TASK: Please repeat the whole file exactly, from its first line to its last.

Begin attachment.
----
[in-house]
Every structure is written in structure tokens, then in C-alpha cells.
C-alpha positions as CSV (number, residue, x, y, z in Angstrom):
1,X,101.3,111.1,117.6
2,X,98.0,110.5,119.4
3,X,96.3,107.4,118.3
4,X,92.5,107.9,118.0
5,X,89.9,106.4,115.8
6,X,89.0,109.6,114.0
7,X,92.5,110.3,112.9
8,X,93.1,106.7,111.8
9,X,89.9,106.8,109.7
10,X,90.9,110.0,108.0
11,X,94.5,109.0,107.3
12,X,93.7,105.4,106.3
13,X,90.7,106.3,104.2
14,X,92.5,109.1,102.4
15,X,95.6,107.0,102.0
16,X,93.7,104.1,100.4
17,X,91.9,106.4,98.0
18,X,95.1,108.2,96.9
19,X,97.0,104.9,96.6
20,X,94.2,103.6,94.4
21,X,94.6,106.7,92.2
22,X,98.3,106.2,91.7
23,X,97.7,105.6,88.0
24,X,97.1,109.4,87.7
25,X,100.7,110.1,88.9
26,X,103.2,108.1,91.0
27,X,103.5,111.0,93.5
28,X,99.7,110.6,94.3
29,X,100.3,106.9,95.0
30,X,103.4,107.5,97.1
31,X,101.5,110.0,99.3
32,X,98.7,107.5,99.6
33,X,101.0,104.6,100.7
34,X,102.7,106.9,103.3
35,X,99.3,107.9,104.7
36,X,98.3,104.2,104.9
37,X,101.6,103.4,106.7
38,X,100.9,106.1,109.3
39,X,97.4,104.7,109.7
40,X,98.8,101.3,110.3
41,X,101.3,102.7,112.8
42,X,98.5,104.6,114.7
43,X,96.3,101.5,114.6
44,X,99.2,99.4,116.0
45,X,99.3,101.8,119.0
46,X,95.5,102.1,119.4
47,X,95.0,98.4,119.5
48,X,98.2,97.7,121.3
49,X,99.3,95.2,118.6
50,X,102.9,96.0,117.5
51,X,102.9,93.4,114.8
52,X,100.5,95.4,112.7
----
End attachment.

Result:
[in-house]
Every structure is written in structure tokens, then in C-alpha cells.
C-alpha positions as CSV (number, residue, x, y, z in Angstrom):
1,X,101.3,111.1,117.6
2,X,98.0,110.5,119.4
3,X,96.3,107.4,118.3
4,X,92.5,107.9,118.0
5,X,89.9,106.4,115.8
6,X,89.0,109.6,114.0
7,X,92.5,110.3,112.9
8,X,93.1,106.7,111.8
9,X,89.9,106.8,109.7
10,X,90.9,110.0,108.0
11,X,94.5,109.0,107.3
12,X,93.7,105.4,106.3
13,X,90.7,106.3,104.2
14,X,92.5,109.1,102.4
15,X,95.6,107.0,102.0
16,X,93.7,104.1,100.4
17,X,91.9,106.4,98.0
18,X,95.1,108.2,96.9
19,X,97.0,104.9,96.6
20,X,94.2,103.6,94.4
21,X,94.6,106.7,92.2
22,X,98.3,106.2,91.7
23,X,97.7,105.6,88.0
24,X,97.1,109.4,87.7
25,X,100.7,110.1,88.9
26,X,103.2,108.1,91.0
27,X,103.5,111.0,93.5
28,X,99.7,110.6,94.3
29,X,100.3,106.9,95.0
30,X,103.4,107.5,97.1
31,X,101.5,110.0,99.3
32,X,98.7,107.5,99.6
33,X,101.0,104.6,100.7
34,X,102.7,106.9,103.3
35,X,99.3,107.9,104.7
36,X,98.3,104.2,104.9
37,X,101.6,103.4,106.7
38,X,100.9,106.1,109.3
39,X,97.4,104.7,109.7
40,X,98.8,101.3,110.3
41,X,101.3,102.7,112.8
42,X,98.5,104.6,114.7
43,X,96.3,101.5,114.6
44,X,99.2,99.4,116.0
45,X,99.3,101.8,119.0
46,X,95.5,102.1,119.4
47,X,95.0,98.4,119.5
48,X,98.2,97.7,121.3
49,X,99.3,95.2,118.6
50,X,102.9,96.0,117.5
51,X,102.9,93.4,114.8
52,X,100.5,95.4,112.7